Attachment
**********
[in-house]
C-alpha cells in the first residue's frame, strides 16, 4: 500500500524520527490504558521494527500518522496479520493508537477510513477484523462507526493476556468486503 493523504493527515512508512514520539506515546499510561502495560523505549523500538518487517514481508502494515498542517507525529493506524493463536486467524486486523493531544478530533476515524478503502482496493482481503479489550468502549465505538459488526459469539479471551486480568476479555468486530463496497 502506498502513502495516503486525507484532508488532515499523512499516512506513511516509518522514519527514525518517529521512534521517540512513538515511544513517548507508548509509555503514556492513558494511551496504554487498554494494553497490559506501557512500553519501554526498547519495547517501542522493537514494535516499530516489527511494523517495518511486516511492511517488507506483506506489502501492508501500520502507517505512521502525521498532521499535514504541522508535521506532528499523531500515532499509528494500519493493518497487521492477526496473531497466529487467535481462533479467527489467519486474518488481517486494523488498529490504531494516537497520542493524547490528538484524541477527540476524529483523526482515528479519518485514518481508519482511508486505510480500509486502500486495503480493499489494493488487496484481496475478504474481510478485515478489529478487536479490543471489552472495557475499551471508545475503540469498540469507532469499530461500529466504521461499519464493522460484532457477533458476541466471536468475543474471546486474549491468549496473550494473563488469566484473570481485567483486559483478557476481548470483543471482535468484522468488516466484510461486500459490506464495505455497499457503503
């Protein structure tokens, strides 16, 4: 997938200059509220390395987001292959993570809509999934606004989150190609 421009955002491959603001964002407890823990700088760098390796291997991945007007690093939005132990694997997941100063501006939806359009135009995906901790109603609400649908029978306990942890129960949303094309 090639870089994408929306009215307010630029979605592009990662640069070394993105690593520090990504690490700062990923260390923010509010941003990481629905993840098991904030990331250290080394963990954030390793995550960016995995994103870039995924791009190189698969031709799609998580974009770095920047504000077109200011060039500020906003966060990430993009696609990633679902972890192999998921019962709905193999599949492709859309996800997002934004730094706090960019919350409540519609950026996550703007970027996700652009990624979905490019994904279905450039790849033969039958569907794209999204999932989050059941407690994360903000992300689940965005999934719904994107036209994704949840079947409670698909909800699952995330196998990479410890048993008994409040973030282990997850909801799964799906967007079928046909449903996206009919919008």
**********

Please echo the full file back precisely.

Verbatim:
[in-house]
C-alpha cells in the first residue's frame, strides 16, 4: 500500500524520527490504558521494527500518522496479520493508537477510513477484523462507526493476556468486503 493523504493527515512508512514520539506515546499510561502495560523505549523500538518487517514481508502494515498542517507525529493506524493463536486467524486486523493531544478530533476515524478503502482496493482481503479489550468502549465505538459488526459469539479471551486480568476479555468486530463496497 502506498502513502495516503486525507484532508488532515499523512499516512506513511516509518522514519527514525518517529521512534521517540512513538515511544513517548507508548509509555503514556492513558494511551496504554487498554494494553497490559506501557512500553519501554526498547519495547517501542522493537514494535516499530516489527511494523517495518511486516511492511517488507506483506506489502501492508501500520502507517505512521502525521498532521499535514504541522508535521506532528499523531500515532499509528494500519493493518497487521492477526496473531497466529487467535481462533479467527489467519486474518488481517486494523488498529490504531494516537497520542493524547490528538484524541477527540476524529483523526482515528479519518485514518481508519482511508486505510480500509486502500486495503480493499489494493488487496484481496475478504474481510478485515478489529478487536479490543471489552472495557475499551471508545475503540469498540469507532469499530461500529466504521461499519464493522460484532457477533458476541466471536468475543474471546486474549491468549496473550494473563488469566484473570481485567483486559483478557476481548470483543471482535468484522468488516466484510461486500459490506464495505455497499457503503
């Protein structure tokens, strides 16, 4: 997938200059509220390395987001292959993570809509999934606004989150190609 421009955002491959603001964002407890823990700088760098390796291997991945007007690093939005132990694997997941100063501006939806359009135009995906901790109603609400649908029978306990942890129960949303094309 090639870089994408929306009215307010630029979605592009990662640069070394993105690593520090990504690490700062990923260390923010509010941003990481629905993840098991904030990331250290080394963990954030390793995550960016995995994103870039995924791009190189698969031709799609998580974009770095920047504000077109200011060039500020906003966060990430993009696609990633679902972890192999998921019962709905193999599949492709859309996800997002934004730094706090960019919350409540519609950026996550703007970027996700652009990624979905490019994904279905450039790849033969039958569907794209999204999932989050059941407690994360903000992300689940965005999934719904994107036209994704949840079947409670698909909800699952995330196998990479410890048993008994409040973030282990997850909801799964799906967007079928046909449903996206009919919008």